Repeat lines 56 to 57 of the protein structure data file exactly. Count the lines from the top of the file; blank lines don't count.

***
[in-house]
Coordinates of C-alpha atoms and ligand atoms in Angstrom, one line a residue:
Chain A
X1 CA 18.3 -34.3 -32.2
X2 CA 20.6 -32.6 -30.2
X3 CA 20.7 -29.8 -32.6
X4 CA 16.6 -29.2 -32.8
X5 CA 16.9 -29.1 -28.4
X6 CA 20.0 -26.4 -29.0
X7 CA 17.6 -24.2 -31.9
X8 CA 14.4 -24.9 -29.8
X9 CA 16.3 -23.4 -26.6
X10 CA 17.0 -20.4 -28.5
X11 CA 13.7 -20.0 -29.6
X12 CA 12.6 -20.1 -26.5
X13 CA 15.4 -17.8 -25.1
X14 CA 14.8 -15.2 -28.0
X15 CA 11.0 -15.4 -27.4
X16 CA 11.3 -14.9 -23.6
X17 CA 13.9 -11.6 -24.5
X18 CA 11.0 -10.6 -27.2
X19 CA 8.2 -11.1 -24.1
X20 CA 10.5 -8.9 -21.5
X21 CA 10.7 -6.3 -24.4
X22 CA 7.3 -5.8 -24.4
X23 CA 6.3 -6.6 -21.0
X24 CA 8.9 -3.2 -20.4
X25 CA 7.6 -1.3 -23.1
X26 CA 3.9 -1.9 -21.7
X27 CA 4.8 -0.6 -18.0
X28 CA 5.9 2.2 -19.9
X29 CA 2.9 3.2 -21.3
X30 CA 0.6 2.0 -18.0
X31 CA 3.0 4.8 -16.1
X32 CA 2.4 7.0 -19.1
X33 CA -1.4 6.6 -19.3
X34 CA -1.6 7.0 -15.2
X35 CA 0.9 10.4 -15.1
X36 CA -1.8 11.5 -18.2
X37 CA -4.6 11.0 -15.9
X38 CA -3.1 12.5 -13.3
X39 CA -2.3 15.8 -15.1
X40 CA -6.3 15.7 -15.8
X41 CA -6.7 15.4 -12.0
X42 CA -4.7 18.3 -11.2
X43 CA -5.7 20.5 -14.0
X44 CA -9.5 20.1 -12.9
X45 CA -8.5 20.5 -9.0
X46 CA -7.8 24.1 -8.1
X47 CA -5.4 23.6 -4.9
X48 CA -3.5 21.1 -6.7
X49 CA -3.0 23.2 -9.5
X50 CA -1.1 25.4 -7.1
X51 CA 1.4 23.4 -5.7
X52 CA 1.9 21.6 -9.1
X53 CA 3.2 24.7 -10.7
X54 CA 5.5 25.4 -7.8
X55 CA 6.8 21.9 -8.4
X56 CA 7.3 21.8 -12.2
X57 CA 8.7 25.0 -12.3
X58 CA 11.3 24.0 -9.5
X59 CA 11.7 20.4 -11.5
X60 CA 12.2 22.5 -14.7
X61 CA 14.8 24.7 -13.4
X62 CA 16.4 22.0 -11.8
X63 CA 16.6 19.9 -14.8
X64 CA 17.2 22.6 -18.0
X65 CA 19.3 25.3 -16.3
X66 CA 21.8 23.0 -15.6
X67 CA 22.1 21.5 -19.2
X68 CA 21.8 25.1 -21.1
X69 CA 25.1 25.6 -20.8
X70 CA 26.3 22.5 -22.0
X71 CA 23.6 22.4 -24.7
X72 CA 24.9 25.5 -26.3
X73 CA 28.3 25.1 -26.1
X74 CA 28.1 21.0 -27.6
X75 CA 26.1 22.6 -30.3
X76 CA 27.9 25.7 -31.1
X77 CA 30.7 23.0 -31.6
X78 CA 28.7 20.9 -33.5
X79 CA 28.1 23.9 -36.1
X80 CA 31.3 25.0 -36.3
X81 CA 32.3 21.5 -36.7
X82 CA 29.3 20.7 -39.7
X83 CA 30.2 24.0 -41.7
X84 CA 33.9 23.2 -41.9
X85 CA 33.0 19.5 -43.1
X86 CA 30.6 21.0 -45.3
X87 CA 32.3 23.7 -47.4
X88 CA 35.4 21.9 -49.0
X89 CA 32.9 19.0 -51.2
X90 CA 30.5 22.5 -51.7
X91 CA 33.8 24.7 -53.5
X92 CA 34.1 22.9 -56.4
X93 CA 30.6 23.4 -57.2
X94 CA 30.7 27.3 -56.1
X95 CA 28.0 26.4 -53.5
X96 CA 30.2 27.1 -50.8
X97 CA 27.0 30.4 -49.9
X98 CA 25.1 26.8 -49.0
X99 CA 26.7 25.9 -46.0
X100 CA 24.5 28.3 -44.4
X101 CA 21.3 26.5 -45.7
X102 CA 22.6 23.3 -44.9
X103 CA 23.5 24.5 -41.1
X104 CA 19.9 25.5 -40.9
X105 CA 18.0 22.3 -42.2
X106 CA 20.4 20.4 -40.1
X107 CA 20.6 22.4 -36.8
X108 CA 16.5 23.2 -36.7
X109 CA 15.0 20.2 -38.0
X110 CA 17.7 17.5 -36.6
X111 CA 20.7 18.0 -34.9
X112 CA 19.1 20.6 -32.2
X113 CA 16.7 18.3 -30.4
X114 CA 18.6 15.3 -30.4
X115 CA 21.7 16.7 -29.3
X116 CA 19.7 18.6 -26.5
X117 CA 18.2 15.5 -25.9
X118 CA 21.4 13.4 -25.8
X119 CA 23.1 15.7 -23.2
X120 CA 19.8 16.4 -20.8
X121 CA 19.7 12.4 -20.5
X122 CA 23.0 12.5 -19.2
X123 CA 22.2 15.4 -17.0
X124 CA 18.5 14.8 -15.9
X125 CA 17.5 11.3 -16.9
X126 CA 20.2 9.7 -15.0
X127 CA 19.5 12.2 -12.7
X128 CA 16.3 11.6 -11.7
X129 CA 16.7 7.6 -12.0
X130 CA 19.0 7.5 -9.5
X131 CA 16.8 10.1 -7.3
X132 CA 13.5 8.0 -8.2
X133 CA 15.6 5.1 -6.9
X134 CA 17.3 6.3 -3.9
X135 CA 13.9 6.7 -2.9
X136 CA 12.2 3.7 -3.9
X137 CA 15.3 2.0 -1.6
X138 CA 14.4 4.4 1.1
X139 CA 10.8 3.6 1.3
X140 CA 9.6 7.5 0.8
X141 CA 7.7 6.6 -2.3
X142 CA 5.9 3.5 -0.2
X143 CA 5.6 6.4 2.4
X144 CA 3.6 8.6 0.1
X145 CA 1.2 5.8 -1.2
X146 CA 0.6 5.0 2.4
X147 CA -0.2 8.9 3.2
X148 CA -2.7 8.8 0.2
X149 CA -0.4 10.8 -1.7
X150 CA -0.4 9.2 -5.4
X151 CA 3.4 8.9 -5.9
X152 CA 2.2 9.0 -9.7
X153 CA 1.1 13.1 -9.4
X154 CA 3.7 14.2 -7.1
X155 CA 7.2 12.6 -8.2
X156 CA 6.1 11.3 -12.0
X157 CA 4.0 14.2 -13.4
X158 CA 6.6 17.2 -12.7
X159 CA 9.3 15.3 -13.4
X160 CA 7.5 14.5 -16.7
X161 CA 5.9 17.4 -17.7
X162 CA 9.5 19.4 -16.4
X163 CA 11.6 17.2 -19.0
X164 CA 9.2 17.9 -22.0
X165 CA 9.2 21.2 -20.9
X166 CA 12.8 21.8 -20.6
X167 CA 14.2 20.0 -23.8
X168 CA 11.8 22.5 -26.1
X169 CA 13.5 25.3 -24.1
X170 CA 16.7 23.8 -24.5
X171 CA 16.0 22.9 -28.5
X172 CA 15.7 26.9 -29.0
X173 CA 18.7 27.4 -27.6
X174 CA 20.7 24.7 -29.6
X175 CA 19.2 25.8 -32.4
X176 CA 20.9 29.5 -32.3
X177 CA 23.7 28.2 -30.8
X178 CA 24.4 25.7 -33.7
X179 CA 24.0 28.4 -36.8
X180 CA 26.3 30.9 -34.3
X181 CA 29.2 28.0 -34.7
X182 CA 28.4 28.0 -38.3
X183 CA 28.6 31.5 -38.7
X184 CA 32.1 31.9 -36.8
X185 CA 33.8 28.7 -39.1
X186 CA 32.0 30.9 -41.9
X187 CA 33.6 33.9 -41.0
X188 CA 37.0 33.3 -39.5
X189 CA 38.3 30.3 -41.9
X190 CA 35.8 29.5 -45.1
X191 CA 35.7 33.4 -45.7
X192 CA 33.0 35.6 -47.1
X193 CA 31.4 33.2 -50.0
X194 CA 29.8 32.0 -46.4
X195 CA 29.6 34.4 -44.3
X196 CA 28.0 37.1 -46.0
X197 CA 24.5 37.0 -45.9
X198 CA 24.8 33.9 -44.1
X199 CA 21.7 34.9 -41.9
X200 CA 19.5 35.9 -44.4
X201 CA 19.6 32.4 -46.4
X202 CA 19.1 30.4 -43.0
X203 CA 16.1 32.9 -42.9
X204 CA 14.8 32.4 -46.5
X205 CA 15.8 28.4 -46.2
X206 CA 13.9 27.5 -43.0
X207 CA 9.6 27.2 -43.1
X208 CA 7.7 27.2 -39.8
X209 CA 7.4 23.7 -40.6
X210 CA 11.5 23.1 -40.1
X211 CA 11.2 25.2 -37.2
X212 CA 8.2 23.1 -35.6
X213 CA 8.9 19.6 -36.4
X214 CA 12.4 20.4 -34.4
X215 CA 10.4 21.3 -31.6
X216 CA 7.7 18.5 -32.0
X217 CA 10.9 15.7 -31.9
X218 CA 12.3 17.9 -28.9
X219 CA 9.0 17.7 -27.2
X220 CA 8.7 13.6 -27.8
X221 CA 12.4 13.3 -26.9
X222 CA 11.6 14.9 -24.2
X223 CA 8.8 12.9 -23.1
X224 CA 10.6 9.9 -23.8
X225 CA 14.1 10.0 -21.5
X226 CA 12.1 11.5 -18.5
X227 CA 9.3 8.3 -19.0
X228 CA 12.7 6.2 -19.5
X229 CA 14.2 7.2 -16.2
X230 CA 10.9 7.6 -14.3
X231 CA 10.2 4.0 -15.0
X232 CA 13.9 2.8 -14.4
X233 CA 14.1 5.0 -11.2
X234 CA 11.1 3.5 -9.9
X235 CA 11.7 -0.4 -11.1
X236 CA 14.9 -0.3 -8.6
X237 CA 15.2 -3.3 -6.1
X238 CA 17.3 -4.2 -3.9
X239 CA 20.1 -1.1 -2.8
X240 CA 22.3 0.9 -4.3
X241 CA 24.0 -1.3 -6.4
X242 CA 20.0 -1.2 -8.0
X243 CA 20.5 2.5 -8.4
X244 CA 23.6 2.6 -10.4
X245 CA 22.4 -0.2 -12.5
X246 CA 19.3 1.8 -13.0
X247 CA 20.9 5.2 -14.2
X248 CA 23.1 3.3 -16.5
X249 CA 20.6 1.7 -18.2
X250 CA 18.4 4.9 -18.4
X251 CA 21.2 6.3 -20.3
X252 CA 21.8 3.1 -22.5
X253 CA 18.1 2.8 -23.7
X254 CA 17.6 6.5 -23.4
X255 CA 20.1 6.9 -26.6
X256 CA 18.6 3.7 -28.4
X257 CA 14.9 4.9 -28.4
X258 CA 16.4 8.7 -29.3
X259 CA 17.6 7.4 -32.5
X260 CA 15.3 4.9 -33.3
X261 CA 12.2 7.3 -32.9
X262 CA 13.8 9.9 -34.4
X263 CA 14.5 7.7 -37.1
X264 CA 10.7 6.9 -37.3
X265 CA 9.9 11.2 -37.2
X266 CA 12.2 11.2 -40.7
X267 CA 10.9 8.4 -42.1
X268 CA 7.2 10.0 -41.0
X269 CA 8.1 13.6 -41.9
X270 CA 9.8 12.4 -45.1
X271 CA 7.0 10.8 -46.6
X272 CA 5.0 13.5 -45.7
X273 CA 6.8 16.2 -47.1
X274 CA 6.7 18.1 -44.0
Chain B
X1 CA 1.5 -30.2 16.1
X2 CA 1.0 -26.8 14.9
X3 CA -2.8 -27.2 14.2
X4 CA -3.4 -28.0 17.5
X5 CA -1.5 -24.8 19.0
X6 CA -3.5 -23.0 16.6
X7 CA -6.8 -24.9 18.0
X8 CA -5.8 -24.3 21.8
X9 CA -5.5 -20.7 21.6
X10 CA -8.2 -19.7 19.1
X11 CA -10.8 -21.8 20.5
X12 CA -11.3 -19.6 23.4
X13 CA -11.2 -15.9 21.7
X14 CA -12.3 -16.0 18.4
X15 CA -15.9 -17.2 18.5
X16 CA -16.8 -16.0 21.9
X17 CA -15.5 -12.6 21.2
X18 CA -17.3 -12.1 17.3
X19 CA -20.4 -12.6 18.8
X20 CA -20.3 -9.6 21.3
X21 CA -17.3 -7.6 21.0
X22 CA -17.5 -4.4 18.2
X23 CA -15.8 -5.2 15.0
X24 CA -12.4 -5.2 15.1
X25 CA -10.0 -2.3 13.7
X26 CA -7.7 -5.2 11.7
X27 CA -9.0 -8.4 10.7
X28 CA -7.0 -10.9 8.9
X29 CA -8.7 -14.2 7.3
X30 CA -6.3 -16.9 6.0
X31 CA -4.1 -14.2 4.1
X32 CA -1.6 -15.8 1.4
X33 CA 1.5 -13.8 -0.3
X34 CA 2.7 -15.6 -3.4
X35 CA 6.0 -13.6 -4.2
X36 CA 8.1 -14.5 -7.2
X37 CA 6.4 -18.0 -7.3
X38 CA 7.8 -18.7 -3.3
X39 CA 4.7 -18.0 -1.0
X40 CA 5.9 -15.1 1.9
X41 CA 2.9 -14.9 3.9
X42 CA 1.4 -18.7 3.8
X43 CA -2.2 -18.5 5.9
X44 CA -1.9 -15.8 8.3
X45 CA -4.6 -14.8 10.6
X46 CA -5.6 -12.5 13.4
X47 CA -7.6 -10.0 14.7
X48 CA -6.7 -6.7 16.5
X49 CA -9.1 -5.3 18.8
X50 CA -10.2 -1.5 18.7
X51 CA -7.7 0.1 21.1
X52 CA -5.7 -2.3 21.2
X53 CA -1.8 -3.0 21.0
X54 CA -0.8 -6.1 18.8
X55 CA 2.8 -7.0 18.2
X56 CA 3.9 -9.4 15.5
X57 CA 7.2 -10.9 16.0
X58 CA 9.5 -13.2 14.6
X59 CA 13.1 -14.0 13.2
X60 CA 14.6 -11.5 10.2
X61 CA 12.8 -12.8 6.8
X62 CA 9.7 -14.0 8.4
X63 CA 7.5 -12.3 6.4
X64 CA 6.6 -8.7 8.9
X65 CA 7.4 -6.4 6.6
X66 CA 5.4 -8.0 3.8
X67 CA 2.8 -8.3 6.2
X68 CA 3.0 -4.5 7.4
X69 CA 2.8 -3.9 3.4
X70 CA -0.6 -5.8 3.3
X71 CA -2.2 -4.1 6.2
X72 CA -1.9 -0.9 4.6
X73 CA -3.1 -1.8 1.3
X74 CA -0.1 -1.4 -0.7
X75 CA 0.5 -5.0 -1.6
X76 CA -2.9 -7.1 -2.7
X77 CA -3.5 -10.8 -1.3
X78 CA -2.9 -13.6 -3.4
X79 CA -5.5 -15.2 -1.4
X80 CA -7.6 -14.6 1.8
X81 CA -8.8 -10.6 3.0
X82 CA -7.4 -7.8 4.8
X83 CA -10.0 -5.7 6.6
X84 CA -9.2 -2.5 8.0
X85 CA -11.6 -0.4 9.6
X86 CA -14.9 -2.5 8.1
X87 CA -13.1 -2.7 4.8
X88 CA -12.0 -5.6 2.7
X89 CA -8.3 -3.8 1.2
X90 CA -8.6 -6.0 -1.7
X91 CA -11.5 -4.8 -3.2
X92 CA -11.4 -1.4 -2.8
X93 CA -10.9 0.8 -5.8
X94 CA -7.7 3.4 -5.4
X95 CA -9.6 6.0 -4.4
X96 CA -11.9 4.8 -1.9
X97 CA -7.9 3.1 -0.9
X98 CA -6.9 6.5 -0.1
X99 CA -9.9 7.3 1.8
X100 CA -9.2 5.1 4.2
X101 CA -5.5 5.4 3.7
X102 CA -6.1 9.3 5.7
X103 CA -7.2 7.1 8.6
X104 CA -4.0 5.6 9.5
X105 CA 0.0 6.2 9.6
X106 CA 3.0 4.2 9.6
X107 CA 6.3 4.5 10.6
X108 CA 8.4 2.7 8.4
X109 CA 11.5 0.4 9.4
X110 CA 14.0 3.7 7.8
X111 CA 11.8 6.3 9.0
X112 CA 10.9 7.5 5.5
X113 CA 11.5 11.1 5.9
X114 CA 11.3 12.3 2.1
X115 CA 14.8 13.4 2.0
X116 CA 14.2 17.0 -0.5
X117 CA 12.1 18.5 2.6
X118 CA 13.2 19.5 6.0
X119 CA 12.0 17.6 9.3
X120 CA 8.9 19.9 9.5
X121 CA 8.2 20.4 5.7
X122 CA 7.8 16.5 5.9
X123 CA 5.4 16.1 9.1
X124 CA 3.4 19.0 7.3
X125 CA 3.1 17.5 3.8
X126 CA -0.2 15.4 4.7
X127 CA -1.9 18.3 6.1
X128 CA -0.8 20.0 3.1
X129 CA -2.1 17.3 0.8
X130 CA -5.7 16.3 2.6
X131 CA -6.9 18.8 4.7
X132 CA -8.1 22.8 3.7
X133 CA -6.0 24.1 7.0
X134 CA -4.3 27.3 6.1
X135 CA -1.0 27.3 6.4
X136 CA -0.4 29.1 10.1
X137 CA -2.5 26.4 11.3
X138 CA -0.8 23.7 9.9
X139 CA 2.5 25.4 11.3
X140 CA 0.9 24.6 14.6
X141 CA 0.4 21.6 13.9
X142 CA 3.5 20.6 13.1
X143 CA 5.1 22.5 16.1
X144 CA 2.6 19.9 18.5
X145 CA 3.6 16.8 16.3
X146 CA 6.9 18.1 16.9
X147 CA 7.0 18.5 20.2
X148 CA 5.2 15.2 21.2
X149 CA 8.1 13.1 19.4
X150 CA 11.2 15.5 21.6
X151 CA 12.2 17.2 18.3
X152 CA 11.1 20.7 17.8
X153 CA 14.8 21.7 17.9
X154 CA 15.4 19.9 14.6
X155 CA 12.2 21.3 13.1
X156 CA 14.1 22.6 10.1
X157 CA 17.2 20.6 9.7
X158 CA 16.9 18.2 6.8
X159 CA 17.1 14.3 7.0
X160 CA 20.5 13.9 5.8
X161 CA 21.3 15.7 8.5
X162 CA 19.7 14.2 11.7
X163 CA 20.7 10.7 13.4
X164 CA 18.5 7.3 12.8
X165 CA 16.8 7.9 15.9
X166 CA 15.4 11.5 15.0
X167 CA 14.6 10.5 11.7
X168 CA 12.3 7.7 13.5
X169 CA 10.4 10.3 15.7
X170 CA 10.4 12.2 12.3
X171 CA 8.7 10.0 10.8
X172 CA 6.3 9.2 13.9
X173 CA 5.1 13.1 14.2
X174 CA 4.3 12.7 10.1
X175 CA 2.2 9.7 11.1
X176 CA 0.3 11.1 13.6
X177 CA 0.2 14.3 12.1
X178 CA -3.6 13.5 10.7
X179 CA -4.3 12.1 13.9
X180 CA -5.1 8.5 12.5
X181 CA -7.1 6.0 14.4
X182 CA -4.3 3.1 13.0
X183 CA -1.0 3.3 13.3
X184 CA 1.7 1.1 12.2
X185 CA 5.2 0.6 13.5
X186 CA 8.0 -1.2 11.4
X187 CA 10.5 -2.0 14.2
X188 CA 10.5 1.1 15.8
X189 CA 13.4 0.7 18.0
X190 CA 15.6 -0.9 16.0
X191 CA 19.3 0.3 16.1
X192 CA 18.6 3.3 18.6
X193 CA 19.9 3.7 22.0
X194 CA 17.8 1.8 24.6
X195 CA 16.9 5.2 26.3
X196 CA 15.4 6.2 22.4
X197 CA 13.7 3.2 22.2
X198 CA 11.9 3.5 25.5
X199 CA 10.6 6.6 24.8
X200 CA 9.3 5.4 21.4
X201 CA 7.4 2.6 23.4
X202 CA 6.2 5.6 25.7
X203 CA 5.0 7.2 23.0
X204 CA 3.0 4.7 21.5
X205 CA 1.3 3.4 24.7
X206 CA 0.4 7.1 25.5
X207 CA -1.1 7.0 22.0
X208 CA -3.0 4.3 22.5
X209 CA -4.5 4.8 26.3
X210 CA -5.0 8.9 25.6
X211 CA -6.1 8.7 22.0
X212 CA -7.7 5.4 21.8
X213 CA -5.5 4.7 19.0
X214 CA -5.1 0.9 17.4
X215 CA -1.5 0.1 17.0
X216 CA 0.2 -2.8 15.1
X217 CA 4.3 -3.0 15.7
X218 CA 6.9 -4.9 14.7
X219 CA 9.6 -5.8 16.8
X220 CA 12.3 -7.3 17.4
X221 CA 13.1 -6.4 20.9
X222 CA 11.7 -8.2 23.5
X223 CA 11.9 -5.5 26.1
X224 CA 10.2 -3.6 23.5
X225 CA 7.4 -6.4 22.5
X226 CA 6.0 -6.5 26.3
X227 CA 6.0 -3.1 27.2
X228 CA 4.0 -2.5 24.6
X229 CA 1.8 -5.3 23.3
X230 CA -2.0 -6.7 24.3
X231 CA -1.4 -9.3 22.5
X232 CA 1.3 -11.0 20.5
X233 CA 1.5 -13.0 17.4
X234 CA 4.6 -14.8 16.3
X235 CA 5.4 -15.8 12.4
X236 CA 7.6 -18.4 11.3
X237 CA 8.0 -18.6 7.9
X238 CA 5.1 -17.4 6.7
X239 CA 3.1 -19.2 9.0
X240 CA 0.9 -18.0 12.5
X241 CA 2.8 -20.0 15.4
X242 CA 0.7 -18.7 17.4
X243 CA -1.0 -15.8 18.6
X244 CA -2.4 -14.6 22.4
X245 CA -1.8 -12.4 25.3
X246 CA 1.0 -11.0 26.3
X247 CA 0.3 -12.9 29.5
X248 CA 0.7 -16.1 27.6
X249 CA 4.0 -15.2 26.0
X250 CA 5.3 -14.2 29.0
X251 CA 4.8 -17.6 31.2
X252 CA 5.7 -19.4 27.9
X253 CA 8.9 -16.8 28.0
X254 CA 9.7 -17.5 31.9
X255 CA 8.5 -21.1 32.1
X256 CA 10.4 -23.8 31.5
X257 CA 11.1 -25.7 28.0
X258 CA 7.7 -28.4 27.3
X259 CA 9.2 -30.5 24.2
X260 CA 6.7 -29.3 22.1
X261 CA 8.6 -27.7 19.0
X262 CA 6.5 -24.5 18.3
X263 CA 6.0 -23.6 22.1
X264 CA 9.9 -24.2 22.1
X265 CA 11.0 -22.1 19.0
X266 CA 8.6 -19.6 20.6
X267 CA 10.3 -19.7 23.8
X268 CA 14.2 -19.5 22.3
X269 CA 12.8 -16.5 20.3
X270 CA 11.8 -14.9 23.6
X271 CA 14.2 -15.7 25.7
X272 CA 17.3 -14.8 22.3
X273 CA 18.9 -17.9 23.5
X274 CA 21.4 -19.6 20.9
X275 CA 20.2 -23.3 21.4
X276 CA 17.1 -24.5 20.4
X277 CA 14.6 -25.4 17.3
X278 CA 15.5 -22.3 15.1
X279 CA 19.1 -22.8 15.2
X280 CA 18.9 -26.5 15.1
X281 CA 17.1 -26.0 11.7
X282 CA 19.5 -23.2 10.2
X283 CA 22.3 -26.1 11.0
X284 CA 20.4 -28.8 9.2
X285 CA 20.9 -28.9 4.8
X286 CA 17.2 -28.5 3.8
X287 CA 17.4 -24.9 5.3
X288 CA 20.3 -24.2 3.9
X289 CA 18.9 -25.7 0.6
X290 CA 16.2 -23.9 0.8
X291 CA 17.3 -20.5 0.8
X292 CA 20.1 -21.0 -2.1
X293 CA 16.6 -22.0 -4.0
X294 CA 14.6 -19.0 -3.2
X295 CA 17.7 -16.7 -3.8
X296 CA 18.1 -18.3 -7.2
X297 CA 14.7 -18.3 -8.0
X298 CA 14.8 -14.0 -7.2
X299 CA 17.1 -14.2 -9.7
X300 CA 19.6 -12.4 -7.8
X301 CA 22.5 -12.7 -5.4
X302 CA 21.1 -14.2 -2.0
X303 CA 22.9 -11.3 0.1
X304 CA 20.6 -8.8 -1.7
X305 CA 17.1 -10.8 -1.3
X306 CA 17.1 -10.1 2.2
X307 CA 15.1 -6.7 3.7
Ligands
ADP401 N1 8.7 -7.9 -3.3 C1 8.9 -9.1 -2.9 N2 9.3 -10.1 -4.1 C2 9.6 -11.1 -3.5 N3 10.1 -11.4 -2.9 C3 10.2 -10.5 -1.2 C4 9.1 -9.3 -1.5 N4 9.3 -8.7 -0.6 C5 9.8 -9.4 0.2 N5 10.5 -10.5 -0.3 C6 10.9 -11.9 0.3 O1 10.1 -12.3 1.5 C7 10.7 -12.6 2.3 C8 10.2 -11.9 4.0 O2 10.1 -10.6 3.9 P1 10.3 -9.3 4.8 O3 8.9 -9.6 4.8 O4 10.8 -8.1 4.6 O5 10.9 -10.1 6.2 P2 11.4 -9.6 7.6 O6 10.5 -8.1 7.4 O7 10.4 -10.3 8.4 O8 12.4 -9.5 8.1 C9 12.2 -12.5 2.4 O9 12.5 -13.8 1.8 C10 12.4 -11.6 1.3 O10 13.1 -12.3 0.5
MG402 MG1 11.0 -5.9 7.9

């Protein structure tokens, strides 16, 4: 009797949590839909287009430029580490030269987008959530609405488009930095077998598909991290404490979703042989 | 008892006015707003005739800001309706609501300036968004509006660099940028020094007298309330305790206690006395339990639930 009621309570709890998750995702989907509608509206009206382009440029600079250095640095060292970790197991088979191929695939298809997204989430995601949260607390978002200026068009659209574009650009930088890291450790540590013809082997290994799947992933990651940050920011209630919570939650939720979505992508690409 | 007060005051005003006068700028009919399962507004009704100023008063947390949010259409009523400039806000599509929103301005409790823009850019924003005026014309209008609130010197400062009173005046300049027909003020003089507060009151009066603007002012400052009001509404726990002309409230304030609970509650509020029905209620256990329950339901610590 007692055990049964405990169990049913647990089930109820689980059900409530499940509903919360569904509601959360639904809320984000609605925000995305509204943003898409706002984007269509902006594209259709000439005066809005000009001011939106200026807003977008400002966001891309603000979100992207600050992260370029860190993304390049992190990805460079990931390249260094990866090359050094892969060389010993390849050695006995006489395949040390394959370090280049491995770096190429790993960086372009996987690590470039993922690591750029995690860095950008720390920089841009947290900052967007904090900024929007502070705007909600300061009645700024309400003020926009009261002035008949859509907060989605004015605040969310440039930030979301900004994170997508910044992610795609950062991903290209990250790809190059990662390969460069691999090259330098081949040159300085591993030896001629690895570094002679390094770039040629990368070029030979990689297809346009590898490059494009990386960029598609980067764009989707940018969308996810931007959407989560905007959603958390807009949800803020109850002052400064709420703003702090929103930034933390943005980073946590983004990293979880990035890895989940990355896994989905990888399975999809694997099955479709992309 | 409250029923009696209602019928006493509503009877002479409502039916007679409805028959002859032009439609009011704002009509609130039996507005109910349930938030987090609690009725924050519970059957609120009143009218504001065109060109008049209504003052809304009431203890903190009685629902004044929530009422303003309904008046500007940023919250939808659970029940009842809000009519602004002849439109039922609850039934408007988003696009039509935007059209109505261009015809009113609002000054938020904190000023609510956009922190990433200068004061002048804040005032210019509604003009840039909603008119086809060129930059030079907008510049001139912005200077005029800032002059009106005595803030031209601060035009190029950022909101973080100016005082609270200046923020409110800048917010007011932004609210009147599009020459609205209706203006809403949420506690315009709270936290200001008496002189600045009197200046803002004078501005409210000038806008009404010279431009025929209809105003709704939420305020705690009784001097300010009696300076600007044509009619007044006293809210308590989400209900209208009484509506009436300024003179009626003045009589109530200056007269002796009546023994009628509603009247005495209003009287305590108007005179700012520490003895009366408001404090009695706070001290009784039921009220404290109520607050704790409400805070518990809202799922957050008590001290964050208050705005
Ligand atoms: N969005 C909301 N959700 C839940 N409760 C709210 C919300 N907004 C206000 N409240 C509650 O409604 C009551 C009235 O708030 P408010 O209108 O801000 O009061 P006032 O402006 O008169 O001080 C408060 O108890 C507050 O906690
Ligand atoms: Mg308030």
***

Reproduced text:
X53 CA 3.2 24.7 -10.7
X54 CA 5.5 25.4 -7.8